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Philippians 4:12

Feb 28, 2017   //   by Charlie Garrett   //   Daily Writing, Epistles, Epistles (written), Philippians, Philippians (written), Writings  //  No Comments

Tuesday, 28 February 2017

I know how to be abased, and I know how to abound. Everywhere and in all things I have learned both to be full and to be hungry, both to abound and to suffer need. Philippians 4:12

The words of this verse explain what he just said. Taken together, they read –

“Not that I speak in regard to need, for I have learned in whatever state I am, to be content: 12 I know how to be abased, and I know how to abound. Everywhere and in all things I have learned both to be full and to be hungry, both to abound and to suffer need.”

Saying, “I know how to be abased,” indicates that in a state of deprivation, he could still properly function. The word used indicates “being brought low,” or “being humbled.”

Next he says, “and I know how to abound.” This is in contrast to being abased. It indicates “to exceed the ordinary,” and thus a state of surplus. When things were going exceptionally well, he took it in stride. Such times of abundance did not change him into a prideful soul, nor did he learn to rely on that abundance. Instead, when things abounded for him, he understood that it was simply a gift from the Lord.

Following this, he says, “Everywhere and in all things.” It is an absolute statement concerning every facet of his life. Wherever he walked, and whatever came his way, it was included in the attitude he now possessed.

And this attitude was that, “I have learned.” The word used more fully means, “I have learned the secret.” It is a metaphor which comes from the rites of initiation in pagan mysteries, and so it signifies something like, “I have been initiated.” From his past life, he had been initiated into this attitude which he now possessed. The secret of contentment was learned. This contentment was “both to be full and to be hungry, both to abound and to suffer need.”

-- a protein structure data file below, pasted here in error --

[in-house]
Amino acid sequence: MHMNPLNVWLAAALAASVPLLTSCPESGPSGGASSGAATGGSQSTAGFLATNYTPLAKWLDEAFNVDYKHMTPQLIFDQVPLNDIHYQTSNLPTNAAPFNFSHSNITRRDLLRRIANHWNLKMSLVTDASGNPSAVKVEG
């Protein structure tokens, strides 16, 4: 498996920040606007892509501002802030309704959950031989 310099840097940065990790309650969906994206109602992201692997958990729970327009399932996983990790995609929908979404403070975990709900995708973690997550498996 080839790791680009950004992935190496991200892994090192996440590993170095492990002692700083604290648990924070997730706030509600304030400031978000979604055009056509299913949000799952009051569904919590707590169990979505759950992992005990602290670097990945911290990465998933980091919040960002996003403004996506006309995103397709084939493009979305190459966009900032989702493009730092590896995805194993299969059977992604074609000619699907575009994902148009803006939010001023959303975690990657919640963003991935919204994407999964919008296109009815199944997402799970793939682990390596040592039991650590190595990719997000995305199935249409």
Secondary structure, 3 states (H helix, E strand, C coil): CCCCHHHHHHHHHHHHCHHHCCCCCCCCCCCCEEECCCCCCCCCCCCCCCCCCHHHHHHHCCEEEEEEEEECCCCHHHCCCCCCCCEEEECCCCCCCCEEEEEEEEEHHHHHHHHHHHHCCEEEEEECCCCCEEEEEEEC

His contrasting words show the totality of his life experiences. To him, he could get along with any extreme without demonstrating the negative qualities which normally surround someone when faced with the same. In times of being full, there was no need to boast; in times of famine, there was no need to worry. To Paul, life was lived for Christ. This carnal, temporary world was not the only hope he possessed, and so whatever the state, it was nothing more than another step on the way to final glory.

Life application: Paul’s attitude in this verse is one which we should strive to emulate. If we can truly acknowledge that whatever we are facing now is the Lord’s will, then we can trust that it is the proper place to be, even if it is a place of deprivation or total loss. Glory lies ahead. This temporary life is not the totality of our existence.

Lord God, help each of us to focus on the eternal. Whether we face lack or abundance, or whether we face joy or pain. Each thing that we experience was ordained for us by You, and it is temporary. There is a great glory which lies ahead for those in Christ, and so help us to keep our eyes, hearts, and thoughts directed to that glory. Help us to not be anxious or frustrated, or overly confident. Instead help us to trust in Your provision as being perfect for each moment. Amen.

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